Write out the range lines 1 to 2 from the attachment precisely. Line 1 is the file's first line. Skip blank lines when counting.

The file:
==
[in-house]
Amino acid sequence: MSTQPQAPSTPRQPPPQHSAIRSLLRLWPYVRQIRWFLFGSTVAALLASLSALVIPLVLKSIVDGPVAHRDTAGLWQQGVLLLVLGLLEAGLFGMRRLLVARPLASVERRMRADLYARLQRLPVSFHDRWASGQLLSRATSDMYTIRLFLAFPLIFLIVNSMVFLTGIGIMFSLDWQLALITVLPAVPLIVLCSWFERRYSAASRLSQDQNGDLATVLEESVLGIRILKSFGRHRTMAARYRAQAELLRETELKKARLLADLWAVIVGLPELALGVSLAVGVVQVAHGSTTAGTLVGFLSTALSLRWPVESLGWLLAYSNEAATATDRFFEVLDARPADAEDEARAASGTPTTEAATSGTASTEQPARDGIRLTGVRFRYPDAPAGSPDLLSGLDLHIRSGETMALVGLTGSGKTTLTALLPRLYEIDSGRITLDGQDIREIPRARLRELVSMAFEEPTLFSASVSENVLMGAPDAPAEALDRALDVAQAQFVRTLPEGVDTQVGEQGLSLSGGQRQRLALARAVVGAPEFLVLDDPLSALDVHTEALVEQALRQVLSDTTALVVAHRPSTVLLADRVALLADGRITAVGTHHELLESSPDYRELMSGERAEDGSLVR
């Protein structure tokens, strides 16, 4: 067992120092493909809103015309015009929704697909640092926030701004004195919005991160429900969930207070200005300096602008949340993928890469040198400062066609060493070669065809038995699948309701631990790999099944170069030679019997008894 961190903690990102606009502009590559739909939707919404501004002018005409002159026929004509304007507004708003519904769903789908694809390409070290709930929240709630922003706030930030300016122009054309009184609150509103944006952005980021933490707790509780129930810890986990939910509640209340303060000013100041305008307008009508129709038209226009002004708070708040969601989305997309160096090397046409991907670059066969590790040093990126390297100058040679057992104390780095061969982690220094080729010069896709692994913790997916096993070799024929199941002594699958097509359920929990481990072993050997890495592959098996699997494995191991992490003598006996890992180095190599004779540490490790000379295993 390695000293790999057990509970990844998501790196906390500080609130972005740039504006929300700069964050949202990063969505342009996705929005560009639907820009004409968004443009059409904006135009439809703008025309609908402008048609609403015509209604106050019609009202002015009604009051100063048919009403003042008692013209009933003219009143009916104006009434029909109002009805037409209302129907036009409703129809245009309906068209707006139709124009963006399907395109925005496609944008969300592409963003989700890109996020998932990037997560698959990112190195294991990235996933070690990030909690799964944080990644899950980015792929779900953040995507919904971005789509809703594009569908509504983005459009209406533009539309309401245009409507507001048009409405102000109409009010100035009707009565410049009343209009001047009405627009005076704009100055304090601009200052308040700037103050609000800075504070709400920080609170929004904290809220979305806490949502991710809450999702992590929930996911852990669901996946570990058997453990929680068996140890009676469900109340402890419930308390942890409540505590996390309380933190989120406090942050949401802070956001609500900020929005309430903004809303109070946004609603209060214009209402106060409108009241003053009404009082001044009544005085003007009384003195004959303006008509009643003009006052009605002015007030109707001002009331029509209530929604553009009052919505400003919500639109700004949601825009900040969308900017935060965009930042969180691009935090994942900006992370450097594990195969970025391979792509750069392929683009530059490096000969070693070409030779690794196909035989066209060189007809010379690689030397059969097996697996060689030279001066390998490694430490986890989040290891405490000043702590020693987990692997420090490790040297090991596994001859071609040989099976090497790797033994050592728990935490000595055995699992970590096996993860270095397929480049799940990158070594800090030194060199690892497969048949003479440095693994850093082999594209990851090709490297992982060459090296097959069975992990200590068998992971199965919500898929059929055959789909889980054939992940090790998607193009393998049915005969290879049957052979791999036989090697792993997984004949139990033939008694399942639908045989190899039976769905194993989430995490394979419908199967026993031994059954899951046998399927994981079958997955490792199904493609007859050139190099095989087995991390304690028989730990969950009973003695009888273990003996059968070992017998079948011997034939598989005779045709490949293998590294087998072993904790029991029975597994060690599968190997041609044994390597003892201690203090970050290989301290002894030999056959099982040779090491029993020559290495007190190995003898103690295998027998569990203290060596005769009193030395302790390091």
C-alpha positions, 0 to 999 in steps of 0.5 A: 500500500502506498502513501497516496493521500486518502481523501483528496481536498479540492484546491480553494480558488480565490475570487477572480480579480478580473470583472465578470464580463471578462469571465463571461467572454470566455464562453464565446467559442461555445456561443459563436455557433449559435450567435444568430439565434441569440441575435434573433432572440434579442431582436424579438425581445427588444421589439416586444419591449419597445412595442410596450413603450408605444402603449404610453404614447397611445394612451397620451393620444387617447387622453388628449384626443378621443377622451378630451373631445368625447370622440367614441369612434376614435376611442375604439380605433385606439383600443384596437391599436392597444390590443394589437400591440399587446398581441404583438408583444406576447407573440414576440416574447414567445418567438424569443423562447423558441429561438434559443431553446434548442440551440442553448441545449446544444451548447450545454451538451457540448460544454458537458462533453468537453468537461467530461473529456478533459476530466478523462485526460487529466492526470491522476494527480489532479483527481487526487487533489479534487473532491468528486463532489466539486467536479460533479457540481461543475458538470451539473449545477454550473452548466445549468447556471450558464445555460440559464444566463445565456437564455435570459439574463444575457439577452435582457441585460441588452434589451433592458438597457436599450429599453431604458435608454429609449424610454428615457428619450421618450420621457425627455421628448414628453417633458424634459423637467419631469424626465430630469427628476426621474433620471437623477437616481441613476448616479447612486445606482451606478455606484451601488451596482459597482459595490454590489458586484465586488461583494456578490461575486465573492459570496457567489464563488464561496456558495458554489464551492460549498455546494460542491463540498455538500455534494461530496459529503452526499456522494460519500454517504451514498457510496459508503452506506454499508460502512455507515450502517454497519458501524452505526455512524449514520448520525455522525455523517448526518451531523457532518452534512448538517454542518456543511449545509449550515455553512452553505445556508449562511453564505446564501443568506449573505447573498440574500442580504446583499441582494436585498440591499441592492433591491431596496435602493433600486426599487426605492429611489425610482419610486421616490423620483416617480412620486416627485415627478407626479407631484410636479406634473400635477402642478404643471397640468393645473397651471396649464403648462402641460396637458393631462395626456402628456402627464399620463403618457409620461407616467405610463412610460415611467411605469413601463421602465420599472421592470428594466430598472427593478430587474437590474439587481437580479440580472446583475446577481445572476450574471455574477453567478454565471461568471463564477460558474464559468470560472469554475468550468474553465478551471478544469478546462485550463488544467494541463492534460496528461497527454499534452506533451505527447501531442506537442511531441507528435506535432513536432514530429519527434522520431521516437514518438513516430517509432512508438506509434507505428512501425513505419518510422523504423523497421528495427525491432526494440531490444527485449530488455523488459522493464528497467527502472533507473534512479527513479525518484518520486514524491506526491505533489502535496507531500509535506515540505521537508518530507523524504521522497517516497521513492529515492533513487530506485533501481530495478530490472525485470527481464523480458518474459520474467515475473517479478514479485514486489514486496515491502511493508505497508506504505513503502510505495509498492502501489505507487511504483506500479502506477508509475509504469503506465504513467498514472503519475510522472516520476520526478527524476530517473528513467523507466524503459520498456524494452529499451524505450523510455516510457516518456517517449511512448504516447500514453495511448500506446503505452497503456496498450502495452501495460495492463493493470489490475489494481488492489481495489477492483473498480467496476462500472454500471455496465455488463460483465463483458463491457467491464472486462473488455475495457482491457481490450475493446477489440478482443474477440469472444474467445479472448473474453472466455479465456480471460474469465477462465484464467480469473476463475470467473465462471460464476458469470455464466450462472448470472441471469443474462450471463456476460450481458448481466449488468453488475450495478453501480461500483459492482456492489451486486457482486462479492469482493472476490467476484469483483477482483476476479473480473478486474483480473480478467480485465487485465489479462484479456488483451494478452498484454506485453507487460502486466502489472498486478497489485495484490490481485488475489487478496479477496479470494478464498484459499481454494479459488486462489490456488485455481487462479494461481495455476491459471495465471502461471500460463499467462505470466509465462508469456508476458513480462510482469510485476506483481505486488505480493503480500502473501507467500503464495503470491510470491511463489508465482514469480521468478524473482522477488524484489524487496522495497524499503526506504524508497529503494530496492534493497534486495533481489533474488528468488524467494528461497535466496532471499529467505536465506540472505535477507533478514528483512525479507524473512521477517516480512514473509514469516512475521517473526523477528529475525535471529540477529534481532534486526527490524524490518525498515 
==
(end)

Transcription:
[in-house]
Amino acid sequence: MSTQPQAPSTPRQPPPQHSAIRSLLRLWPYVRQIRWFLFGSTVAALLASLSALVIPLVLKSIVDGPVAHRDTAGLWQQGVLLLVLGLLEAGLFGMRRLLVARPLASVERRMRADLYARLQRLPVSFHDRWASGQLLSRATSDMYTIRLFLAFPLIFLIVNSMVFLTGIGIMFSLDWQLALITVLPAVPLIVLCSWFERRYSAASRLSQDQNGDLATVLEESVLGIRILKSFGRHRTMAARYRAQAELLRETELKKARLLADLWAVIVGLPELALGVSLAVGVVQVAHGSTTAGTLVGFLSTALSLRWPVESLGWLLAYSNEAATATDRFFEVLDARPADAEDEARAASGTPTTEAATSGTASTEQPARDGIRLTGVRFRYPDAPAGSPDLLSGLDLHIRSGETMALVGLTGSGKTTLTALLPRLYEIDSGRITLDGQDIREIPRARLRELVSMAFEEPTLFSASVSENVLMGAPDAPAEALDRALDVAQAQFVRTLPEGVDTQVGEQGLSLSGGQRQRLALARAVVGAPEFLVLDDPLSALDVHTEALVEQALRQVLSDTTALVVAHRPSTVLLADRVALLADGRITAVGTHHELLESSPDYRELMSGERAEDGSLVR